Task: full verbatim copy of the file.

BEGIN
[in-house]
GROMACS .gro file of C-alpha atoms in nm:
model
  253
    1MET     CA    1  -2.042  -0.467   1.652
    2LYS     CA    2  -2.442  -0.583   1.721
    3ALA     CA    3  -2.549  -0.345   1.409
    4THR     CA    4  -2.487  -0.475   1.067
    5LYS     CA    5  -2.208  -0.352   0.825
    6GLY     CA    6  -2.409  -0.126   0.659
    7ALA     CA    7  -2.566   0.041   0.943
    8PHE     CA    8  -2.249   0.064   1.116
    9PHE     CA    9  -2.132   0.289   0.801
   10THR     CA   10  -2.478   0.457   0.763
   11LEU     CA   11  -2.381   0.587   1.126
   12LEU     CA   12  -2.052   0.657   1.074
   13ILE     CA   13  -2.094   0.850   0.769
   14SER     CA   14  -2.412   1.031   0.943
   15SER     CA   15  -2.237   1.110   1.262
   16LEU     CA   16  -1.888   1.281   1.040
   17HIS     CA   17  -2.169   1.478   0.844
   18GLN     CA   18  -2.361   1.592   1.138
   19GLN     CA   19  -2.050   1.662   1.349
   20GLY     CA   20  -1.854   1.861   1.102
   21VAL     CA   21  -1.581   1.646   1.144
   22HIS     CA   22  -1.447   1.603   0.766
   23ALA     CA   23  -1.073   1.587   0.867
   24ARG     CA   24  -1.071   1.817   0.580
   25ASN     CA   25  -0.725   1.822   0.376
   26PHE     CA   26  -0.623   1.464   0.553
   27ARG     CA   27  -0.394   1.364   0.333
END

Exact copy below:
[in-house]
GROMACS .gro file of C-alpha atoms in nm:
model
  253
    1MET     CA    1  -2.042  -0.467   1.652
    2LYS     CA    2  -2.442  -0.583   1.721
    3ALA     CA    3  -2.549  -0.345   1.409
    4THR     CA    4  -2.487  -0.475   1.067
    5LYS     CA    5  -2.208  -0.352   0.825
    6GLY     CA    6  -2.409  -0.126   0.659
    7ALA     CA    7  -2.566   0.041   0.943
    8PHE     CA    8  -2.249   0.064   1.116
    9PHE     CA    9  -2.132   0.289   0.801
   10THR     CA   10  -2.478   0.457   0.763
   11LEU     CA   11  -2.381   0.587   1.126
   12LEU     CA   12  -2.052   0.657   1.074
   13ILE     CA   13  -2.094   0.850   0.769
   14SER     CA   14  -2.412   1.031   0.943
   15SER     CA   15  -2.237   1.110   1.262
   16LEU     CA   16  -1.888   1.281   1.040
   17HIS     CA   17  -2.169   1.478   0.844
   18GLN     CA   18  -2.361   1.592   1.138
   19GLN     CA   19  -2.050   1.662   1.349
   20GLY     CA   20  -1.854   1.861   1.102
   21VAL     CA   21  -1.581   1.646   1.144
   22HIS     CA   22  -1.447   1.603   0.766
   23ALA     CA   23  -1.073   1.587   0.867
   24ARG     CA   24  -1.071   1.817   0.580
   25ASN     CA   25  -0.725   1.822   0.376
   26PHE     CA   26  -0.623   1.464   0.553
   27ARG     CA   27  -0.394   1.364   0.333